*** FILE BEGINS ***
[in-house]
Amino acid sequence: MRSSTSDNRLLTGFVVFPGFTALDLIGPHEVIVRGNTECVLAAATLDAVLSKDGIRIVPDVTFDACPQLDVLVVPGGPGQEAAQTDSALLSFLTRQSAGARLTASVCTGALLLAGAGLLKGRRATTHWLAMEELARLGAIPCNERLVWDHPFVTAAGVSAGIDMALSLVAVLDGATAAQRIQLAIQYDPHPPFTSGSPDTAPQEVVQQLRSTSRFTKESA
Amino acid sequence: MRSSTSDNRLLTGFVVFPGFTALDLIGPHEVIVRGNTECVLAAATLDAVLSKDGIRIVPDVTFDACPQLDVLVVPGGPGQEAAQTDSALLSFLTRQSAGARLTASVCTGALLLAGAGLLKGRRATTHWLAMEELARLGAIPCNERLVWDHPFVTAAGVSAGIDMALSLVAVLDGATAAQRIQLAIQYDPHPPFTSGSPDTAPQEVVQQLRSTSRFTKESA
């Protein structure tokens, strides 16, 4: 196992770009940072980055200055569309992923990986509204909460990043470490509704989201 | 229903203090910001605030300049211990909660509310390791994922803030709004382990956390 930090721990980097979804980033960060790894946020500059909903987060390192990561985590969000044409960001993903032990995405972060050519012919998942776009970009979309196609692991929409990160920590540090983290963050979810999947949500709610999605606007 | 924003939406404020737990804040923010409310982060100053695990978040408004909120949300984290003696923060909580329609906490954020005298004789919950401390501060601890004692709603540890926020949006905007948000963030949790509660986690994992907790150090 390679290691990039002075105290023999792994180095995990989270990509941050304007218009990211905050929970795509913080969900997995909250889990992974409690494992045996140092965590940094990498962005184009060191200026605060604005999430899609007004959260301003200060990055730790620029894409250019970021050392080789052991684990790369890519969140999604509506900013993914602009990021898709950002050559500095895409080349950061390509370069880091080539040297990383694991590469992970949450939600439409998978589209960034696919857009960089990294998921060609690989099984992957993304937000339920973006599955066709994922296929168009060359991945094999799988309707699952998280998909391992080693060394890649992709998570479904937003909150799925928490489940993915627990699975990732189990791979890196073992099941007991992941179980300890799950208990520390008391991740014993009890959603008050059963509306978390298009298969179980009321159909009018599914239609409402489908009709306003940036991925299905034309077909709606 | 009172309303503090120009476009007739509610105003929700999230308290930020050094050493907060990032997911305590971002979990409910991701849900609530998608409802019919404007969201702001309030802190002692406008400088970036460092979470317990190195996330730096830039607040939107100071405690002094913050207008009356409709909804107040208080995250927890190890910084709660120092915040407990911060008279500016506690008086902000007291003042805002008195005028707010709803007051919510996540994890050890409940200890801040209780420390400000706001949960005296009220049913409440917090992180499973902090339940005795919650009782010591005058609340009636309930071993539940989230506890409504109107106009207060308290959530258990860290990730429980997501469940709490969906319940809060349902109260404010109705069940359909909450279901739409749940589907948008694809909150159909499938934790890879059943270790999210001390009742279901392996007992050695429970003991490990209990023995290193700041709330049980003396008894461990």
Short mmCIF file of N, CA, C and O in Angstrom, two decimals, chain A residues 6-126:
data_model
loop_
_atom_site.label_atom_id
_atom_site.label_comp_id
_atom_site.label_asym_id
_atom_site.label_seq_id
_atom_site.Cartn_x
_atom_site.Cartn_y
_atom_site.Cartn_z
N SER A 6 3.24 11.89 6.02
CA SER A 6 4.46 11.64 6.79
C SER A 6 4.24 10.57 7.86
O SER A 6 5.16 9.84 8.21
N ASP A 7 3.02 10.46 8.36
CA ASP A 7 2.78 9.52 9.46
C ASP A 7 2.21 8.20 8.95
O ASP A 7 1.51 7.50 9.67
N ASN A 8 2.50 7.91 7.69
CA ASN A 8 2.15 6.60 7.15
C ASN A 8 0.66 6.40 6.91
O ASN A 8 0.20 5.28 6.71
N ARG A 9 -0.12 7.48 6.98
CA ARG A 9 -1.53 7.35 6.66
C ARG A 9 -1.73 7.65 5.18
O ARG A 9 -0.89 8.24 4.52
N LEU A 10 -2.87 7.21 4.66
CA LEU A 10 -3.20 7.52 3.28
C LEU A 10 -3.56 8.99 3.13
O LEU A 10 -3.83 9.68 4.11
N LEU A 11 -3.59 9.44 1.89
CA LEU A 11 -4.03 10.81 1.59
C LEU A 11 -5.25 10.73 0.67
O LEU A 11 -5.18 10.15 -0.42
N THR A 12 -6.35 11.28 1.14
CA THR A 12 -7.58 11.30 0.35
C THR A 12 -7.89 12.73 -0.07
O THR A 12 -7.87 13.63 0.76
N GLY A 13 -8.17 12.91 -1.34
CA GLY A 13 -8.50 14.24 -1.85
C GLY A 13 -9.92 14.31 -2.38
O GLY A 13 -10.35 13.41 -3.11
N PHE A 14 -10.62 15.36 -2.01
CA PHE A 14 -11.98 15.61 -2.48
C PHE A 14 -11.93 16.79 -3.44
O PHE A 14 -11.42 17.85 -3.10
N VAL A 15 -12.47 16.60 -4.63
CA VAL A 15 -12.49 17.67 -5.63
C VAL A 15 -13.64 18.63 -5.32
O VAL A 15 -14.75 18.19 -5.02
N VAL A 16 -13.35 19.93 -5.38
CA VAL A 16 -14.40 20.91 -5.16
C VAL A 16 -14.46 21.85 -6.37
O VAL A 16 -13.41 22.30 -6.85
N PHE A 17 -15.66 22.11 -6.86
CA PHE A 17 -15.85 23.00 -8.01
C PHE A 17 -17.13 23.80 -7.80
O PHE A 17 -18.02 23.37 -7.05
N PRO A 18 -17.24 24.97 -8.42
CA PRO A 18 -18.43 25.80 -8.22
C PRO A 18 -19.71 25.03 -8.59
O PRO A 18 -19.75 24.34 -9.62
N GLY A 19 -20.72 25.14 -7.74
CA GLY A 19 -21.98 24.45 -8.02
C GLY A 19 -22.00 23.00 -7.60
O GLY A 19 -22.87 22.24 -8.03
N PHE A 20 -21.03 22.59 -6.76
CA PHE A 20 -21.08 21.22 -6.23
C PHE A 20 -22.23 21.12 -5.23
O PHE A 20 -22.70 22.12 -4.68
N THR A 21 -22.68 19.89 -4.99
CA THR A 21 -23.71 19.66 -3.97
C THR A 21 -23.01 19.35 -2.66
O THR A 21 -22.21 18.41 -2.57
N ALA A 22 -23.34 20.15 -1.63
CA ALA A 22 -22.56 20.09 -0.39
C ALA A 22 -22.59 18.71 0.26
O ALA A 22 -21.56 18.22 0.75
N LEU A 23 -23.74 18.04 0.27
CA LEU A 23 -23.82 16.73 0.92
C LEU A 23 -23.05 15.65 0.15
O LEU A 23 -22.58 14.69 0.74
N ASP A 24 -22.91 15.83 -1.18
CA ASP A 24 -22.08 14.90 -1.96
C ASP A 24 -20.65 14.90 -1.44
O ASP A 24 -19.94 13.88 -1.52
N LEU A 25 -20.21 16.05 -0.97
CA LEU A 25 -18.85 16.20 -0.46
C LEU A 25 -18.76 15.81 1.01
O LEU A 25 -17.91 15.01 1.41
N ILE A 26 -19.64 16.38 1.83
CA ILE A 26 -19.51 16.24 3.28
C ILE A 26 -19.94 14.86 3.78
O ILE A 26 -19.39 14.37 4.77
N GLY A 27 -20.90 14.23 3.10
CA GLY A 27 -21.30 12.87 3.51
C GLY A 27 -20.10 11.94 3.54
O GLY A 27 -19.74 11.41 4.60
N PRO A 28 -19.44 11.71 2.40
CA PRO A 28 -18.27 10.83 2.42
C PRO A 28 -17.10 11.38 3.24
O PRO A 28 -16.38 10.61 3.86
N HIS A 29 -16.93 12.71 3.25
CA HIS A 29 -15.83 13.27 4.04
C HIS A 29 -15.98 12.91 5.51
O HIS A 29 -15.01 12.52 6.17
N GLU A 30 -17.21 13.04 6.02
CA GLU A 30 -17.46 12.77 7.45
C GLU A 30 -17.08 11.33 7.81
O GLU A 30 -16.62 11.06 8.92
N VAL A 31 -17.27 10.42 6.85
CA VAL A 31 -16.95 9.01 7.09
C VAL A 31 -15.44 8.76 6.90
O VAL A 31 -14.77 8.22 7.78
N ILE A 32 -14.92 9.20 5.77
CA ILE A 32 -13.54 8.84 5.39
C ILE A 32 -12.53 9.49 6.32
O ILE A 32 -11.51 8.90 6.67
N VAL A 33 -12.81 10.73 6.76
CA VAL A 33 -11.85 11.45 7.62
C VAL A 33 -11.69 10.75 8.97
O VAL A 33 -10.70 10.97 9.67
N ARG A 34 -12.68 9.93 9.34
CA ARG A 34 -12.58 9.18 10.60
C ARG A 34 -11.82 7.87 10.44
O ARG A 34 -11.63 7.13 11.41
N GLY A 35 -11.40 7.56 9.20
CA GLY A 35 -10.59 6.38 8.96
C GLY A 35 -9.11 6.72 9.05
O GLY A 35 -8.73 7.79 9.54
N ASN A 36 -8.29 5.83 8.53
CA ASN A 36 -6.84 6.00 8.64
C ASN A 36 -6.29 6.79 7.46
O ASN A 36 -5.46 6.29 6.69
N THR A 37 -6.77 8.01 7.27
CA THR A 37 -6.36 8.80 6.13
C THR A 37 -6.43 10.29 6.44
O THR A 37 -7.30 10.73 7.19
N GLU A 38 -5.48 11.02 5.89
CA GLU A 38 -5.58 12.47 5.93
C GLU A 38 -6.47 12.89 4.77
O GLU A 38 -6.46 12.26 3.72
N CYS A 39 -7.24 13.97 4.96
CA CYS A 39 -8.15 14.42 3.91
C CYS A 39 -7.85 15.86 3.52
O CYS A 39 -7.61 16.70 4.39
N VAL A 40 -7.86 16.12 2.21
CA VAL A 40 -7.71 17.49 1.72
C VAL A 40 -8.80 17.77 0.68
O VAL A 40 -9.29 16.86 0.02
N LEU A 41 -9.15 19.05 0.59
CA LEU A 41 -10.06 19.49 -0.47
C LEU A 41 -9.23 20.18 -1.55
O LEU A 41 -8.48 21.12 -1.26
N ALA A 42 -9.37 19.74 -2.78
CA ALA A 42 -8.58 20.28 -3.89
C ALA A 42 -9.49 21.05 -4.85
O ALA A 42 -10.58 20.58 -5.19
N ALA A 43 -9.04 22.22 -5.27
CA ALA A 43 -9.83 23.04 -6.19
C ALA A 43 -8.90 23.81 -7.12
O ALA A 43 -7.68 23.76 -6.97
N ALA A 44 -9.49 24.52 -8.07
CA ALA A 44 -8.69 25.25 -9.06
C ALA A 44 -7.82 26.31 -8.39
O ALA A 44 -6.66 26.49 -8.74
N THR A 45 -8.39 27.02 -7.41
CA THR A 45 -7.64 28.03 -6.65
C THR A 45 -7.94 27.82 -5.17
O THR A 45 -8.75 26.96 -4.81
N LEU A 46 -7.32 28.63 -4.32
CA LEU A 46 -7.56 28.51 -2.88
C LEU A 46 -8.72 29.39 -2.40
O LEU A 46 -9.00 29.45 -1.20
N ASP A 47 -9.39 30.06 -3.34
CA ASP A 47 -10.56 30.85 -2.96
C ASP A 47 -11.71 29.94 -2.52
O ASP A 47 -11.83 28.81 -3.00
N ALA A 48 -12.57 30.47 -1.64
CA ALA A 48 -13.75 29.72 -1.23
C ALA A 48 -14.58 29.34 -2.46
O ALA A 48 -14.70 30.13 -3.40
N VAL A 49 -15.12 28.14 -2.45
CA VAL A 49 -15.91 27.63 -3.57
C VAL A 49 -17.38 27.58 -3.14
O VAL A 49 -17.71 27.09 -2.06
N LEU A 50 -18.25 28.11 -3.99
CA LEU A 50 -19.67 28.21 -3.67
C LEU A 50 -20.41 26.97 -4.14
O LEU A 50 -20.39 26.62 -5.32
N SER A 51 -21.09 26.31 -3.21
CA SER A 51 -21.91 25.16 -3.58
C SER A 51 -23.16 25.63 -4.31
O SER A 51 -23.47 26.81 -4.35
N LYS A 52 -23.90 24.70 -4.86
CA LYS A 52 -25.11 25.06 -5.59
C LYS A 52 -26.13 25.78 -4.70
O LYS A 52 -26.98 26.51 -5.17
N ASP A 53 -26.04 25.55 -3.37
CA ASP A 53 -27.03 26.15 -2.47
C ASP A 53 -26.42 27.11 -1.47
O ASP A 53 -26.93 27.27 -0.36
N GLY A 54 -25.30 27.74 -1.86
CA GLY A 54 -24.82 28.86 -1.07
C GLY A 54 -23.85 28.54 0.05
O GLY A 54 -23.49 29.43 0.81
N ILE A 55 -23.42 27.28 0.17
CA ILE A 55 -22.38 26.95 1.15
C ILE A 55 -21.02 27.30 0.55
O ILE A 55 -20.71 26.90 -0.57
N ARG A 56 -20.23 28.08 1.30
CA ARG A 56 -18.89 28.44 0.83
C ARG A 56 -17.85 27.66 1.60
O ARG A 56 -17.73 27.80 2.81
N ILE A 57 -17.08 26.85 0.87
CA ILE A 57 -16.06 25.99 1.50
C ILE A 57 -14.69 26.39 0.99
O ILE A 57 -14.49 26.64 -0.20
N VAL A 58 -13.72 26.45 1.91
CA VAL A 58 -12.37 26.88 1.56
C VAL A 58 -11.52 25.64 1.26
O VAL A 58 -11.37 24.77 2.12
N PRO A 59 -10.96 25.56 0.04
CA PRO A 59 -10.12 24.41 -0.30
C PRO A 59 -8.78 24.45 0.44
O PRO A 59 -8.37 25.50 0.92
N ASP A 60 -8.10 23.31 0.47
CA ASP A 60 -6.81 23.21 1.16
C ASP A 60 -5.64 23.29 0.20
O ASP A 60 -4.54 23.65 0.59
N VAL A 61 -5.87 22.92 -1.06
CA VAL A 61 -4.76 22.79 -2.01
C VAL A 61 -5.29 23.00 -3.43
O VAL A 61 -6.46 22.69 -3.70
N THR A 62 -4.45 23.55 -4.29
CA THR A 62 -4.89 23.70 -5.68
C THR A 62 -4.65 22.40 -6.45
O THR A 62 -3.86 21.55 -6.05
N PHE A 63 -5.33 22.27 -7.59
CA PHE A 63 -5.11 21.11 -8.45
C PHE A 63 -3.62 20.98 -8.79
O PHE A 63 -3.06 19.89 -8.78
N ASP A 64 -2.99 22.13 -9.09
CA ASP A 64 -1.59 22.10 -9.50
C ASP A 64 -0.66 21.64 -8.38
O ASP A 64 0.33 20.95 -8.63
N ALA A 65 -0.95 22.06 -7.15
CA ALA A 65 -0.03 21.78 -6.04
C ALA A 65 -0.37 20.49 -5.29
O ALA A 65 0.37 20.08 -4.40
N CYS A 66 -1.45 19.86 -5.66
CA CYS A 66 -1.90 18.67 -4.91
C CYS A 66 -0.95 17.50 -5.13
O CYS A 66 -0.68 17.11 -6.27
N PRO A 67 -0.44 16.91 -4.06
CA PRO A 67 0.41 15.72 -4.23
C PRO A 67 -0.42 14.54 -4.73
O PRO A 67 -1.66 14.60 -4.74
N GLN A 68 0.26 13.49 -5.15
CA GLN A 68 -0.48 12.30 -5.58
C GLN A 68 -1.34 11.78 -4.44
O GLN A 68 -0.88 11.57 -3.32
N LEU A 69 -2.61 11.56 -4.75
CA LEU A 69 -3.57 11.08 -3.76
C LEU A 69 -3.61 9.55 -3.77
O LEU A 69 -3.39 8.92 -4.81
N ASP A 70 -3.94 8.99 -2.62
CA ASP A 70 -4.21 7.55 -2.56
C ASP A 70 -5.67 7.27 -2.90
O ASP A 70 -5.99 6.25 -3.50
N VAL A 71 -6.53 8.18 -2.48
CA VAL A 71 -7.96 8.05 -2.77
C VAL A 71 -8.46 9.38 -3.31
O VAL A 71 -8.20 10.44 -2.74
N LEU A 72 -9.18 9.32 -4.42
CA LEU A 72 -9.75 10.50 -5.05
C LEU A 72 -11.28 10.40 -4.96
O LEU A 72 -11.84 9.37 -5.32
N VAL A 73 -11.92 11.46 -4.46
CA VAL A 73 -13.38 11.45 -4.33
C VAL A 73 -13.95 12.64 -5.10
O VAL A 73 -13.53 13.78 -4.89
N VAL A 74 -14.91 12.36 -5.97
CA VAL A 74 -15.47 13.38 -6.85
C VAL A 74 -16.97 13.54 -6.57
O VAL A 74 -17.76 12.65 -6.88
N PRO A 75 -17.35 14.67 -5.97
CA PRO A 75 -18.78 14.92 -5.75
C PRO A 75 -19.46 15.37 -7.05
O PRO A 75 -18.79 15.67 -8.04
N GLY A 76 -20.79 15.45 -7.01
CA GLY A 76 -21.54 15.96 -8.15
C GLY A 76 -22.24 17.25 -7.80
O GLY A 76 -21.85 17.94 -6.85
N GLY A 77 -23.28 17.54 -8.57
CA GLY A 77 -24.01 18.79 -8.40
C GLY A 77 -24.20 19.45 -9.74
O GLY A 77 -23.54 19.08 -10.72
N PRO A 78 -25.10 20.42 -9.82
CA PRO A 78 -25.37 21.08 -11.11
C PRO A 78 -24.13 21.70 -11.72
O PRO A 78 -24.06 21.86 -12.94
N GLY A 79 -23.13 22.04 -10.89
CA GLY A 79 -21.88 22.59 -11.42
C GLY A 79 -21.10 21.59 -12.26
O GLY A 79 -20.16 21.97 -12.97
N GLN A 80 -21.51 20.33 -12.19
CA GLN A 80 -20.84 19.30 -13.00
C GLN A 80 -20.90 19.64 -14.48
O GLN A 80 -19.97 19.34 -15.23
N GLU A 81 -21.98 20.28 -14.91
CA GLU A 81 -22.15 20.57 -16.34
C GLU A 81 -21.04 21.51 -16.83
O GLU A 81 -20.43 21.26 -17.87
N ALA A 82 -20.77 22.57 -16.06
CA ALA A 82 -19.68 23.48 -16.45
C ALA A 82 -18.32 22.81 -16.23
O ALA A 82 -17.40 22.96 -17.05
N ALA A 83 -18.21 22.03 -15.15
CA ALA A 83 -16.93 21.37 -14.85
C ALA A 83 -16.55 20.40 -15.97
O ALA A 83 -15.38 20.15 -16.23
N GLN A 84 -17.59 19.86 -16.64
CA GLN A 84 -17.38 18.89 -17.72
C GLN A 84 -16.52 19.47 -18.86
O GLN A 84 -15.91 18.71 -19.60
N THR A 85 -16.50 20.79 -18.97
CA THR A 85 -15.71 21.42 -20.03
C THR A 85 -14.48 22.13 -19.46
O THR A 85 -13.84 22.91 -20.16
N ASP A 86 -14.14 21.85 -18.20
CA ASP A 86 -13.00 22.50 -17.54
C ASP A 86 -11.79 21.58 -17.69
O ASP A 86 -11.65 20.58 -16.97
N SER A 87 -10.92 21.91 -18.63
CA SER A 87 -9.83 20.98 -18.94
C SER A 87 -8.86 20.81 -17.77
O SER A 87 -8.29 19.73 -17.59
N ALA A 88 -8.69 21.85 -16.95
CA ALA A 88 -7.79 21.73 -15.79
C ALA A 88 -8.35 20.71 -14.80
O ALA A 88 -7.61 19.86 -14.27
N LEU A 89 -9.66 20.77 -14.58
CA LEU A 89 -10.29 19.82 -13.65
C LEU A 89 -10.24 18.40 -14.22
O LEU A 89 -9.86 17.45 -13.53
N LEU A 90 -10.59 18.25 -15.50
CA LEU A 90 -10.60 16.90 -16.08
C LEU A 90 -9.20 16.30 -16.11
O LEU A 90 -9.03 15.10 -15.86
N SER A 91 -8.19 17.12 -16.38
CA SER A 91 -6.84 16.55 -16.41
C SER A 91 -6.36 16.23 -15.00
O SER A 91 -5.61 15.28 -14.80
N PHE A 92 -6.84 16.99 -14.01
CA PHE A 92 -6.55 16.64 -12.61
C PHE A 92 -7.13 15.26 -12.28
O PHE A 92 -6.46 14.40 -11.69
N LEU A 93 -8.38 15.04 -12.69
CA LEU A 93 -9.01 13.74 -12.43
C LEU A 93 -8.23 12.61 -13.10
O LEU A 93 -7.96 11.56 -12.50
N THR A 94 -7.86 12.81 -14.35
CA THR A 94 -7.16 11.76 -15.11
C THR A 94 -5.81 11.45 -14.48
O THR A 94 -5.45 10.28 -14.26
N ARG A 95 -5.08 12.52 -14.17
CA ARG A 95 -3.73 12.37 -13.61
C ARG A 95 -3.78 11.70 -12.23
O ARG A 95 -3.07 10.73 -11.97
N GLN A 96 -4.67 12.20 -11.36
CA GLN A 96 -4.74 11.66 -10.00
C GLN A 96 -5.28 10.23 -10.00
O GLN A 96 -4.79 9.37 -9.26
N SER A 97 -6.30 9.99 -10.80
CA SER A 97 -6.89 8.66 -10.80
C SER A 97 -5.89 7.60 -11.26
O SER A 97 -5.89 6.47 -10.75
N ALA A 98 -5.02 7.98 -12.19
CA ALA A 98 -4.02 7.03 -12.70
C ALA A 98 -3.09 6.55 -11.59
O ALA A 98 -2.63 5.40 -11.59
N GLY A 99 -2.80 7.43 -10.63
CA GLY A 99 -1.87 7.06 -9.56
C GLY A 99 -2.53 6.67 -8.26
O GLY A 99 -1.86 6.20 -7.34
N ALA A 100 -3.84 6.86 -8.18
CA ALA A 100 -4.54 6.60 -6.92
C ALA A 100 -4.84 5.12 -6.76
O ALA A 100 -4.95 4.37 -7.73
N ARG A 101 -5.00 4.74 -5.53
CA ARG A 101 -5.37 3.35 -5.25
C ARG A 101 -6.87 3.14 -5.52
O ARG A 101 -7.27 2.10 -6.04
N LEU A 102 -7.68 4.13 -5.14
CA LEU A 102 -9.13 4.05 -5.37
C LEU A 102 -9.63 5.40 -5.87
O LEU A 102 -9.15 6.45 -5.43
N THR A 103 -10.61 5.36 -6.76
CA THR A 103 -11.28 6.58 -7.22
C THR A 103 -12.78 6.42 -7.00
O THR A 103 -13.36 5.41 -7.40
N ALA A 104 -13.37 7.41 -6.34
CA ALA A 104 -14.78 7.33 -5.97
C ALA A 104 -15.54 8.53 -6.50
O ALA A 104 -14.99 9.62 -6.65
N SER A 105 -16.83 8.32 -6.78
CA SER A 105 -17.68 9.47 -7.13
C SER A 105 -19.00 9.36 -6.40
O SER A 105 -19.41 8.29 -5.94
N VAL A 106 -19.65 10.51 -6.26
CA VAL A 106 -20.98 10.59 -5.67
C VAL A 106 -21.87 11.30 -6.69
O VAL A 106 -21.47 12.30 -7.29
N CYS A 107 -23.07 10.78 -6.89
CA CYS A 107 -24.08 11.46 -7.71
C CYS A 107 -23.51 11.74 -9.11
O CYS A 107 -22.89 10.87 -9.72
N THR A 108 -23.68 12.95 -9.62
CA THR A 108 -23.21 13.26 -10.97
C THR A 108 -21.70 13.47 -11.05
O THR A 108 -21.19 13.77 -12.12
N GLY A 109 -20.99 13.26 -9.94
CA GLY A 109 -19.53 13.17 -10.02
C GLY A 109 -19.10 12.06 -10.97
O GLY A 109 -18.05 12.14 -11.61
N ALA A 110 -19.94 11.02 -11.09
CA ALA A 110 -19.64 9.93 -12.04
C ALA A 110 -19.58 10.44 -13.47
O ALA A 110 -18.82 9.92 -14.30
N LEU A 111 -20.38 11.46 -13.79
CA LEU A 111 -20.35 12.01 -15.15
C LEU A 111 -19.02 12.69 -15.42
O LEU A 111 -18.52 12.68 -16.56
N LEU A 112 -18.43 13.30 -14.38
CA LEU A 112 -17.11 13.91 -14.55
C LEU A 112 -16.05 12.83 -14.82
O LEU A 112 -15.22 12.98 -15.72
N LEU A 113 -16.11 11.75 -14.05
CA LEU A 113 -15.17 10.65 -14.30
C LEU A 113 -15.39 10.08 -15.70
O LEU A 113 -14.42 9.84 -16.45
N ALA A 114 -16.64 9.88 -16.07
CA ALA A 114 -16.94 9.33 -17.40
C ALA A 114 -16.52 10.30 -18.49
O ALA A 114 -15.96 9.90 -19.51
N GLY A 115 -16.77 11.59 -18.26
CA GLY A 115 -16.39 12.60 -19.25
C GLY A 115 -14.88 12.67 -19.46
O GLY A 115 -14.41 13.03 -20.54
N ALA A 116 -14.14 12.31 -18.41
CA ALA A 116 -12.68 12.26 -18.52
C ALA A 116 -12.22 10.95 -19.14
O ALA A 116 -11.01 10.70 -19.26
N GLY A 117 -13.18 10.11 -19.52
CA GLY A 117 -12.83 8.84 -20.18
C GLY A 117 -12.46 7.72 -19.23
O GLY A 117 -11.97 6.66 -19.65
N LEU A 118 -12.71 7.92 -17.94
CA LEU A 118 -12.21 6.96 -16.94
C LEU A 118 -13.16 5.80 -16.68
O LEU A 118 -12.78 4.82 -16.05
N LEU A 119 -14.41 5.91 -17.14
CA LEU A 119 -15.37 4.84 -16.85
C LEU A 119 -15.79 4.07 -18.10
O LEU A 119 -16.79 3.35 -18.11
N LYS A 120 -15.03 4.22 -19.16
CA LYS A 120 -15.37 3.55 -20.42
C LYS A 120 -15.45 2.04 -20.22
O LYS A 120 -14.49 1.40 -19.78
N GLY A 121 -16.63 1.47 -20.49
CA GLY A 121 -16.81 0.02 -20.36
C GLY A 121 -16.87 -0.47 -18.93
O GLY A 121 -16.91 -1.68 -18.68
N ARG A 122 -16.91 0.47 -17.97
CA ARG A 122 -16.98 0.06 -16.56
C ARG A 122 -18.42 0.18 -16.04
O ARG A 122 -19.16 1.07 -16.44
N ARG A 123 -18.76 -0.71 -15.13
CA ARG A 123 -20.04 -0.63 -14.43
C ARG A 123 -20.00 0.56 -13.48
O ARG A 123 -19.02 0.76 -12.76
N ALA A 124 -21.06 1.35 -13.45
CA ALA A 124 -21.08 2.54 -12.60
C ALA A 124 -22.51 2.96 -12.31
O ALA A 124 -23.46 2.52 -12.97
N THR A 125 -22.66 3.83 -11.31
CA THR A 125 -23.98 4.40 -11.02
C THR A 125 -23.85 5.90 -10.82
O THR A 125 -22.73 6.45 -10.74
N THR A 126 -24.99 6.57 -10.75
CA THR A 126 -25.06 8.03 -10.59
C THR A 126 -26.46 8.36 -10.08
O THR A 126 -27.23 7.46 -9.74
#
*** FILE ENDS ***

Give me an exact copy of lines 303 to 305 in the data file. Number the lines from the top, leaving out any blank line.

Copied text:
N PRO A 78 -25.10 20.42 -9.82
CA PRO A 78 -25.37 21.08 -11.11
C PRO A 78 -24.13 21.70 -11.72